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VT Digital Economy Project - Builds Website for Potter's Angels Rescue


by Jenny Day

Potters Angels Dog

Federal dollars are helping puppies right here in Vermont.

Specifically - sprucing up the "Potter's Angels Shelter" website - to get more dogs adopted.

The "Vermont Digital Economy Project" is actually using the money to get more than 100 businesses back on their feet from Tropical Storm Irene.

Meet two year old Sunny. The ginger pit bull enjoys long walks and cuddle time!

"He is one of the sweetest dogs I’ve ever met; I mean look at him - all he wants to do is snuggle,” Crystal Nesky said, who is a volunteer at the Potter’s Angels Rescue.

He was going to be put down, but was saved by Potter's Angels Rescue in Randolph, Vermont.

Sunny is just one of 62 other dogs – there are also cats, horses, even pot belly pigs that are in need of foster homes.

"Constant need, unbelievable how much need there is. It’s heartbreaking, it is absolutely heartbreaking, but it's also heartwarming when we see the dog get placed into a home," Nesky said.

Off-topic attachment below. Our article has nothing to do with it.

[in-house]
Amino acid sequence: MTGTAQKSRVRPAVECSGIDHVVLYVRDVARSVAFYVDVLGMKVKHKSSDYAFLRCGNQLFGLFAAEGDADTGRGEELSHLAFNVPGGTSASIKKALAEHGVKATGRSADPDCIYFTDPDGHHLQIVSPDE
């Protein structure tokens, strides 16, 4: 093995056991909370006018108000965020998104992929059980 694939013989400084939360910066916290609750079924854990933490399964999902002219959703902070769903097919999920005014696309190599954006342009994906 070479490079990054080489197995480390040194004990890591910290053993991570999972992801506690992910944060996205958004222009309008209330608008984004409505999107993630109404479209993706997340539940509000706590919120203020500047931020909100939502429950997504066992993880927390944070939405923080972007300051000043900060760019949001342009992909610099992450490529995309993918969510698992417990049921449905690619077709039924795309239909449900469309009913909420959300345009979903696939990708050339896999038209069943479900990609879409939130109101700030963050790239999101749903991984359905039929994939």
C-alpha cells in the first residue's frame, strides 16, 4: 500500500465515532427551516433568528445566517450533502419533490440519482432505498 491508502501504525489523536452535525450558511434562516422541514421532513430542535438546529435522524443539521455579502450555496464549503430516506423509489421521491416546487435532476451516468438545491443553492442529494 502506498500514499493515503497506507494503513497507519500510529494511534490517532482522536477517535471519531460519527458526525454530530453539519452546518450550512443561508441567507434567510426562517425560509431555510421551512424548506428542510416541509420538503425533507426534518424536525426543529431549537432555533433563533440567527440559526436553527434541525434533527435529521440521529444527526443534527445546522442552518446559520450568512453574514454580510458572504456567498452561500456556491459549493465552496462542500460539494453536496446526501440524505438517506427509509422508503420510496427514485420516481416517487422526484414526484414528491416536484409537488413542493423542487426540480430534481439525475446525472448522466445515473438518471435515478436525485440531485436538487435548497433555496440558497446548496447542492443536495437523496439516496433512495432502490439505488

But before the Vermont Digital Economy Project came in and updated the Rescue's website - it was hard to see just who was up for adoption - money from a federal economic development grant is helping businesses like this, who were impacted by Tropical Storm Irene.

Code for Vermont built a more user friendly site - the plan is to do one website a month for the next year, in addition to several other dog - and digital projects!

"They’ll be working one on one with more volunteers from the tech community, to just build the capacity of non profits," Rob Fish said, who is the Nonprofit Advisor for the Vermont Digital Economy Project.

Non profits are a big part of the Vermont economy - the stronger they are - the stronger Vermont is.

"A connected community is the most resilient community," Fish said.

Vermont Digital Economy Project also helped other rescues, historical societies, and food shelves.

Just next Tuesday, they'll be making improvements at the Thompson Senior Center in Woodstock - they're calling it “social media surgery!”

Find the original article here.